Brain imaging insights associated with COVID-19 in spinal fluid shed light on neurological symptoms

New research has revealed that brain imaging findings in certain COVID-19 patients are associated with the presence of the novel virus in their cerebrospinal fluid.

A number of people have complained of lingering neurological symptoms after contracting the coronavirus, with some patients requiring brain imaging for their condition even facing a higher risk of death.

Understanding the relationship between imaging and cerebrospinal fluid findings may improve clinicians’ understanding of these neurological effects, researchers explained June 8 in the Journal of Neuroimaging.

But it isn’t that straightforward, the group cautioned. The combination of these specific brain MRI results and SARS-CoV-2 in spinal fluid are rare and may be attributed to other conditions caused by the virus.

“Although hyperintense lesions in the brain/spine and leptomeningeal enhancement are associated with the presence of SARS-CoV-2 in the cerebrospinal fluid, it is important to recognize that a positive SARS-CoV-2 PCR in the cerebrospinal fluid is uncommon,” lead author Ariane Lewis, MD, of NYU Langone Medical Center, said in a statement.

To reach their conclusions, the team scoured 117 publications over a one-year period to find 193 patients with COVID-19 who also underwent brain imaging and CSF testing. Sixty-five percent had central nervous system hyperintense lesions.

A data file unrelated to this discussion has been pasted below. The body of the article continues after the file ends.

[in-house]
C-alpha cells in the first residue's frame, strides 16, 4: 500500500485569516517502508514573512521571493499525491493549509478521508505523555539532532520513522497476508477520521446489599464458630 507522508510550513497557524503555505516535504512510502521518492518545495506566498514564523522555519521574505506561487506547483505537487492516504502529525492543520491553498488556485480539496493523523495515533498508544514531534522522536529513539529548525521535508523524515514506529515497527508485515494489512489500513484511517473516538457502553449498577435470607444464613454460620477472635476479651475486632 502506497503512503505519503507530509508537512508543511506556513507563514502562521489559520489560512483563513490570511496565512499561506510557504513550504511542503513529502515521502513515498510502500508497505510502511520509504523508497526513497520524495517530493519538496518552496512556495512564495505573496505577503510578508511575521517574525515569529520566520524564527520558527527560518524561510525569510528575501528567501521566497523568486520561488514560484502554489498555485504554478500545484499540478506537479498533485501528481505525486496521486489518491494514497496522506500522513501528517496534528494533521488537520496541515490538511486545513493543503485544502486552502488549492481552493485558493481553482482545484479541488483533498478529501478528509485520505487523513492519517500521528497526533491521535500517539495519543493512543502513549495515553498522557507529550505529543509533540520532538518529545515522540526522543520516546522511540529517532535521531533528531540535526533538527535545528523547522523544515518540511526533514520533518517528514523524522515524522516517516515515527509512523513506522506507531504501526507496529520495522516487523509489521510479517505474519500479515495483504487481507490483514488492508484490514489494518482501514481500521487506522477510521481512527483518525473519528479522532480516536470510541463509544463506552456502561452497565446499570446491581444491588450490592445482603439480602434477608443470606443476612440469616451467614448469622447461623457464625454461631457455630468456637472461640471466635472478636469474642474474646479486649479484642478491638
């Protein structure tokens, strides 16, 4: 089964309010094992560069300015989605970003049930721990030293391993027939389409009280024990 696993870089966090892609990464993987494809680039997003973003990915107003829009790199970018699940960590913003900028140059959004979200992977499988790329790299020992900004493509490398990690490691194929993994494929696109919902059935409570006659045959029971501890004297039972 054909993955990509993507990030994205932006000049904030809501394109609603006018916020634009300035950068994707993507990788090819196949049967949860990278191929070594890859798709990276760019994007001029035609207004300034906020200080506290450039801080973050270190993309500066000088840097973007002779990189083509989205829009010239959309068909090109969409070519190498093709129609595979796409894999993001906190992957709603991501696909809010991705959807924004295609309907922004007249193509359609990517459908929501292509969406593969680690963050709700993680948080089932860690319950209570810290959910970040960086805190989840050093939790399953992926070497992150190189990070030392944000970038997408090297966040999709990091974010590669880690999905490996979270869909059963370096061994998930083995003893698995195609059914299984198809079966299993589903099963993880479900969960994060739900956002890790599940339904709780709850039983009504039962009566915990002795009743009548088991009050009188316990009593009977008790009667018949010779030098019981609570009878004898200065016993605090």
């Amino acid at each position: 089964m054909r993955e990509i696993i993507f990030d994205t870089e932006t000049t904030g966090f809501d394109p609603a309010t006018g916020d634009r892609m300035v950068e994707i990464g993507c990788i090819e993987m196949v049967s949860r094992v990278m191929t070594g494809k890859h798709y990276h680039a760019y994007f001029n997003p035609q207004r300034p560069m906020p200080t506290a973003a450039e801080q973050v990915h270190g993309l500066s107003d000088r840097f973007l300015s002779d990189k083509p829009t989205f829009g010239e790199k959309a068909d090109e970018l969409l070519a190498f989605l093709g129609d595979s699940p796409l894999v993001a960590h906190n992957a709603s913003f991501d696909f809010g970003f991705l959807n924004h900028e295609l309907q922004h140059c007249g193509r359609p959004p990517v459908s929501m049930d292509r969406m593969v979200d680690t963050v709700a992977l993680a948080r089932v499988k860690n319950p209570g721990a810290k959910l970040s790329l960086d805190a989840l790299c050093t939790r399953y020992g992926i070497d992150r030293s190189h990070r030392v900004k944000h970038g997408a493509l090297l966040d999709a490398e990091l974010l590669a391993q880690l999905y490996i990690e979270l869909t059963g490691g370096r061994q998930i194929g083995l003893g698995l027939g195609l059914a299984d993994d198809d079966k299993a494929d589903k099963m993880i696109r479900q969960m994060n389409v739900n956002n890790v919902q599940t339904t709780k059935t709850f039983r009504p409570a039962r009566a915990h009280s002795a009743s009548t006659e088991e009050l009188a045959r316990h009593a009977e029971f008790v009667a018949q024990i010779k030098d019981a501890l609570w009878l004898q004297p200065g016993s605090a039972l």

Those with such lesions on the brain/spine were more likely to yield a positive PCR test for COVID-19 in cerebrospinal fluid compared to those without brain abnormalities (10% vs. 0%).

Additionally, 25% of patients with leptomeningeal enhancement tested positive for SARS-CoV-2 in the cerebrospinal fluid, compared with 5% of patients without such enhancement.

Although the imaging findings are “predominately” due to inflammation, hypoxia, or ischemia in the central nervous system, rather than infection itself, the study results still shed light on the confounding neurological effects of COVID-19, the authors concluded.

Around the web

The findings are part of a new Neiman Health Policy Institute analysis of National Mammography Database numbers from an 11-year period, highlighted in  RSNA's Radiology

MIT charts the encouraging story behind—and in front of—the National COVID Cohort Collaborative (N3C ).

The academic imaging department found that plain computed tomography head scans produced numerous phone calls from referrers, pulling rads away from their work. 

American Orthopedic Partners CEO Jay Bronner, MD, is joined by fellow RP alum Ryan Pahler, the imaging giant's former VP of national business development.